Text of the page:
He subsequently received at least $7,000 from the agents to purchase one of the remote-controlled planes, which was the size of a human body. The agents also delivered 25 pounds of C-4 explosives, three grenades, and six AK-47 assault rifles to Ferdaus. He planned to recruit other men to shoot at people fleeing the Pentagon, prosecutors said.

Ferdaus obtained the first plane in August. He then had the undercover agents deliver the explosive materials and guns yesterday to a storage facility in Framingham that he had rented to plan his attacks. Once he took possession of the materials, he was arrested.

After making an initial appearance in US District Court in Worcester, Ferdaus was ordered held without bail until a dangerousness hearing can be held at 3 p.m. Monday.

Ferdaus lived with his parents and has a younger brother. The family was well known in the neighborhood, “nice people in our community,’’ said Ashland Police Chief Scott Rohmer.

Ferdaus plays the drums and played in local bands, including Goosepimp Orchestra, a psychedelic Latin/funk band, and Silk Road, which promoted its songs as sounding like “a six-pack of Pabst and a mechanical bull,’’ according to websites.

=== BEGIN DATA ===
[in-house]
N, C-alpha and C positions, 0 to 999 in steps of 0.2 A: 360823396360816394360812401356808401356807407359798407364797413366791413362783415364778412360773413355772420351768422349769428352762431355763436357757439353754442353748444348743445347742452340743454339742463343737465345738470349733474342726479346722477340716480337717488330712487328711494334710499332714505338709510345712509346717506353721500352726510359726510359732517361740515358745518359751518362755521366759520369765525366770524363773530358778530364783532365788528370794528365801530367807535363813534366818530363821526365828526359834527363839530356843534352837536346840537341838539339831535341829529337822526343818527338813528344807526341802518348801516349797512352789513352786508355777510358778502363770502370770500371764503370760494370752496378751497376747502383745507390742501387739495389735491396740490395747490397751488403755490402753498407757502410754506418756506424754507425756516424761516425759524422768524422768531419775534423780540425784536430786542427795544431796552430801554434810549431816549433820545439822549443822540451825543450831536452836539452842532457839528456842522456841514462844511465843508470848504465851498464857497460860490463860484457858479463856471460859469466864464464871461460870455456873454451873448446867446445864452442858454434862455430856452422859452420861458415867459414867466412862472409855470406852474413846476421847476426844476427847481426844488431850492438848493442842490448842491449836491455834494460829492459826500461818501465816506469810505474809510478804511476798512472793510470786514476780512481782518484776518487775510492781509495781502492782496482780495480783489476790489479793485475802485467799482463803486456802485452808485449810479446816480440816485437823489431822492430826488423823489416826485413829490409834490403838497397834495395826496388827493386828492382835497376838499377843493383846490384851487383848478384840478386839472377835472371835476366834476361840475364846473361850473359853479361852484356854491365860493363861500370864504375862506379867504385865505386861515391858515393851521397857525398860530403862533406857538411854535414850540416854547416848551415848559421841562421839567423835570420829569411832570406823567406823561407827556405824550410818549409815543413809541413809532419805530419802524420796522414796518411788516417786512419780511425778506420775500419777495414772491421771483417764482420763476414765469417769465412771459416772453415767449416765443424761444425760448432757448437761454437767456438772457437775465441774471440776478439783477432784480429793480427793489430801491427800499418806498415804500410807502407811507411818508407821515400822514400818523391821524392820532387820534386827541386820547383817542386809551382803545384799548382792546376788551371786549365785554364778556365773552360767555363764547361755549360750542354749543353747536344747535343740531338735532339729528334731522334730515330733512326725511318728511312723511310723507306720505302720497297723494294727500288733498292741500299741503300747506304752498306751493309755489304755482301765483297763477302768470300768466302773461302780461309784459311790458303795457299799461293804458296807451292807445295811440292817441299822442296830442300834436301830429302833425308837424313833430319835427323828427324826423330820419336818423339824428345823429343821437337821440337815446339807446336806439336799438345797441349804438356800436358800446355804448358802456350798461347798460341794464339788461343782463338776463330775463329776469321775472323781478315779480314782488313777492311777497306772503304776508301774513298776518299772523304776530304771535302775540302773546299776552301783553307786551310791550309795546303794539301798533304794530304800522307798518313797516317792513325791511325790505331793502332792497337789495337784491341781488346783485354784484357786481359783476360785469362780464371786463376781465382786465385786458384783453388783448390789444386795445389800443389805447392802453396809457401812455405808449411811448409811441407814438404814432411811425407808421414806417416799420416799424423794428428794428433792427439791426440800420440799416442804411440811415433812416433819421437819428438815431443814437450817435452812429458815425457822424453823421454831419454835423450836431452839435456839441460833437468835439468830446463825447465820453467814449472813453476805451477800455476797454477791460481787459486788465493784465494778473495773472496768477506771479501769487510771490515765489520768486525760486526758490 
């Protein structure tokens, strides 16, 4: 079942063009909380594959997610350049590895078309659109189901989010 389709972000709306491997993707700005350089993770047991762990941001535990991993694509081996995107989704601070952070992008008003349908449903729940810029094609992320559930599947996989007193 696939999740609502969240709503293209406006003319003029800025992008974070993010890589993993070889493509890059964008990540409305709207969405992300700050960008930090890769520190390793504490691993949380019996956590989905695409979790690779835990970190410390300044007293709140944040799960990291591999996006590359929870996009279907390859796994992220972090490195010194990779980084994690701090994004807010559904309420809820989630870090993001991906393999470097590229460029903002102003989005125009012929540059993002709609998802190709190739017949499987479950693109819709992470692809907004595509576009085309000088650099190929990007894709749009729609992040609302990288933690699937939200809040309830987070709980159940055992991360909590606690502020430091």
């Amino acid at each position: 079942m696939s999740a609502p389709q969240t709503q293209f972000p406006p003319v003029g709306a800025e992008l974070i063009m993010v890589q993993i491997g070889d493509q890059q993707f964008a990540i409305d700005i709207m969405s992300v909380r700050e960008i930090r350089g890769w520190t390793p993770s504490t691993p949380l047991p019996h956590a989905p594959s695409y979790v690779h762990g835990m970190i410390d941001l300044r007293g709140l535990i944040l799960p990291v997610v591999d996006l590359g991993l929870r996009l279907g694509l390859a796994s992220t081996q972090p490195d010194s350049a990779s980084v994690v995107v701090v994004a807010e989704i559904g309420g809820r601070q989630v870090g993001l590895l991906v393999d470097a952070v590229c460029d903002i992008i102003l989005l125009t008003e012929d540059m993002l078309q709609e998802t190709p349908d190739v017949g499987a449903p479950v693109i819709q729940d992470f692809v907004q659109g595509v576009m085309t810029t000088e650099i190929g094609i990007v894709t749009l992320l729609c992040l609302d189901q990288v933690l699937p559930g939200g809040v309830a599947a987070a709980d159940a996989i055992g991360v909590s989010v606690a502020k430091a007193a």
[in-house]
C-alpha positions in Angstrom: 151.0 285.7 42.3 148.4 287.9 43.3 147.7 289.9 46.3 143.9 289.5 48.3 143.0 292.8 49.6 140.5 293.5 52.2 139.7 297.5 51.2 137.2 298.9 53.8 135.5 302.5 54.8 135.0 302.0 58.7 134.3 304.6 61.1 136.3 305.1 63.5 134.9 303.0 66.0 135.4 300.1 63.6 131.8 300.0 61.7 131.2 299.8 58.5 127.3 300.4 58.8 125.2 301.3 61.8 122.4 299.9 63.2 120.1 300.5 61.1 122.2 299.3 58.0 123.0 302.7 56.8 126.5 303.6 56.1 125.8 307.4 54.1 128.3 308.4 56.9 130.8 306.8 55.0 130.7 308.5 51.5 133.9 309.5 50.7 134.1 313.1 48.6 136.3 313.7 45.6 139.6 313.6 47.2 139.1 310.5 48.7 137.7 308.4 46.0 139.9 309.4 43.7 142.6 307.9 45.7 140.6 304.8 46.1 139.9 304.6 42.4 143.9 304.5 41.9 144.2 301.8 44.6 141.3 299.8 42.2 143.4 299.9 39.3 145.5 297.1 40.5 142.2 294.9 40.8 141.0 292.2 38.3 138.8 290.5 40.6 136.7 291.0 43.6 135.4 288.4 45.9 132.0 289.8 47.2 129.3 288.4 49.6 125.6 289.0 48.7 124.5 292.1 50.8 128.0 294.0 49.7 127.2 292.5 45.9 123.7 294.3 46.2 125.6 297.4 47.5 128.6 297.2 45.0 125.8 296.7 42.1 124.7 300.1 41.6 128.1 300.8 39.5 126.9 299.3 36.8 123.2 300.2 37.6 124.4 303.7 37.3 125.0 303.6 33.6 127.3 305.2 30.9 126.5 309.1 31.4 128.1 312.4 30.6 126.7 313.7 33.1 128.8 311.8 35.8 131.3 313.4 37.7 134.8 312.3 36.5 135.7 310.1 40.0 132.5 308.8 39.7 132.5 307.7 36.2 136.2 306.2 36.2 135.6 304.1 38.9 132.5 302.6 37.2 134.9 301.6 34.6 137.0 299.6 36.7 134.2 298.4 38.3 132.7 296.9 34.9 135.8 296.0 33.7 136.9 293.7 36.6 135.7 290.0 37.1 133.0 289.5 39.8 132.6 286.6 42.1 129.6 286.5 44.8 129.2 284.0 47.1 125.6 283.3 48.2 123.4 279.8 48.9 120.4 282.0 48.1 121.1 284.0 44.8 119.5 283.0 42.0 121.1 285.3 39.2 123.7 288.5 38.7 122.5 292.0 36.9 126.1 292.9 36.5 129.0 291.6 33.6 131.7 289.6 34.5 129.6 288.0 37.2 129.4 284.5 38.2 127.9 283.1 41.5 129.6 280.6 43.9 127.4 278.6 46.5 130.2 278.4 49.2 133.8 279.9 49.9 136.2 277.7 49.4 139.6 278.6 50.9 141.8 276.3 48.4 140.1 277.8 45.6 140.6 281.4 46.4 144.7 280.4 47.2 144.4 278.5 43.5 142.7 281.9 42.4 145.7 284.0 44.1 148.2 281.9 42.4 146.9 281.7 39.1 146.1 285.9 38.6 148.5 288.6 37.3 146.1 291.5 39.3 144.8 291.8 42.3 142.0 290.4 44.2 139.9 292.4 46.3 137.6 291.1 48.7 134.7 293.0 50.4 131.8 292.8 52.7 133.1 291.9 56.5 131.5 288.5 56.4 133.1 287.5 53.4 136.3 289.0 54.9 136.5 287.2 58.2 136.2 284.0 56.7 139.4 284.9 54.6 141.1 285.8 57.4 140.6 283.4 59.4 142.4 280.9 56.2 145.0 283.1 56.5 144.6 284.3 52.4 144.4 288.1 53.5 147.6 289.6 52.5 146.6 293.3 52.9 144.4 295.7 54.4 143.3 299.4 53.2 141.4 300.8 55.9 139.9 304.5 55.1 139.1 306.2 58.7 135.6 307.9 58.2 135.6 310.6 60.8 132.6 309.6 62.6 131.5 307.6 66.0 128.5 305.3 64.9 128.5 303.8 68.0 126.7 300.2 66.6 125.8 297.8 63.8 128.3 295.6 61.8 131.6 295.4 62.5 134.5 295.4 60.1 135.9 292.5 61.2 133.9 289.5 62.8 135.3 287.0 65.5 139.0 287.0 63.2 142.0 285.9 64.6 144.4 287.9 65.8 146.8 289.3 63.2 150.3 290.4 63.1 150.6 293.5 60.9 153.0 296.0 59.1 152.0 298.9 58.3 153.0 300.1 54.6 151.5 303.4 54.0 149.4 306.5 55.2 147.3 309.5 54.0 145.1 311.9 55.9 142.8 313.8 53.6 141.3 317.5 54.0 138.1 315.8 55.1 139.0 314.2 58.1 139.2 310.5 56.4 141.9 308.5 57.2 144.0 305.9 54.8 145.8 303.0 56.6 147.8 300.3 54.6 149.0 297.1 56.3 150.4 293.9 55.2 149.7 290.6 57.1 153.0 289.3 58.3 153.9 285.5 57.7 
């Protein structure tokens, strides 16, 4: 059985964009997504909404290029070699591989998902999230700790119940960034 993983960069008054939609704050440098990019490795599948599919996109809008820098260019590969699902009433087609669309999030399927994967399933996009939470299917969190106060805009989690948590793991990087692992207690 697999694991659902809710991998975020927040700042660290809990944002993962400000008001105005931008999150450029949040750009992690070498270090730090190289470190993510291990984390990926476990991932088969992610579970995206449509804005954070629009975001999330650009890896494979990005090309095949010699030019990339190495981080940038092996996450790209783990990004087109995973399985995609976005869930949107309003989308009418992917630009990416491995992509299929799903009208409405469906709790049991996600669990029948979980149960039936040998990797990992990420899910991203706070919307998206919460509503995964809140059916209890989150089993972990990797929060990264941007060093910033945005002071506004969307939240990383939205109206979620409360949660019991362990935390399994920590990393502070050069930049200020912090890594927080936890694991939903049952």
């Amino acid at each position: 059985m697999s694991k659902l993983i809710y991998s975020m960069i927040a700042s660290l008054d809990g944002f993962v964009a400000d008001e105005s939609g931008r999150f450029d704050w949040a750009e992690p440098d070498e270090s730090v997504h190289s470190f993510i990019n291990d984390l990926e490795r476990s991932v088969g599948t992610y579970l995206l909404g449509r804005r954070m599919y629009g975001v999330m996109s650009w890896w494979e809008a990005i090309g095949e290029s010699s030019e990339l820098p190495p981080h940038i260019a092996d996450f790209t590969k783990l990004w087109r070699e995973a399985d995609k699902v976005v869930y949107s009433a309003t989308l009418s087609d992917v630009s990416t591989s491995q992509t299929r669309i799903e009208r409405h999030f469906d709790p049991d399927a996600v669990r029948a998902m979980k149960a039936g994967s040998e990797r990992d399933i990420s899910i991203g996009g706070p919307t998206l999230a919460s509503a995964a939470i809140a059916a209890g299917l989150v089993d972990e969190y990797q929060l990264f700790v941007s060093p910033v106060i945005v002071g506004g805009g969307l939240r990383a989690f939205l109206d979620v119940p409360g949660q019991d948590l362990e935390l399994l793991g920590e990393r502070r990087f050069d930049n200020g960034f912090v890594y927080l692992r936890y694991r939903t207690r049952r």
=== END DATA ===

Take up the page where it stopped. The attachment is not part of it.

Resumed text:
Some neighbors said he tended to seclude himself from neighborhood parties. “He had no interest in socializing,’’ said Brenda Macmillan, who lives across the street.

In 2003, Ferdaus was charged along with two Ashland High School classmates for overnight vandalism in which concrete was poured in front of 10 school doors.

The students, however, denied in letters to classmates that they burned an American flag that had been found flying upside-down in front of the school that morning. Ferdaus was placed on probation and ordered to pay $406 in restitution, according to local reports.

Ferdaus went on to graduate from Northeastern University in 2008 with a bachelor of science degree in physics, the university confirmed.

According to the affidavit, Ferdaus told the undercover FBI agents that he started thinking about violent jihad against the United States after seeing videos and reading materials promoted by Al Qaeda. It was then that he realized “how evil America is and that jihad is the solution,’’ according to the affidavit.

“As a result, he decided to, in his own words, ‘terrorize’ the United States by attacking Washington, D.C.,’’ the affidavit said.

Ferdaus first started talking of his plans earlier this year to a witness who was working with the FBI. The witness has his own criminal record and was working as an informant.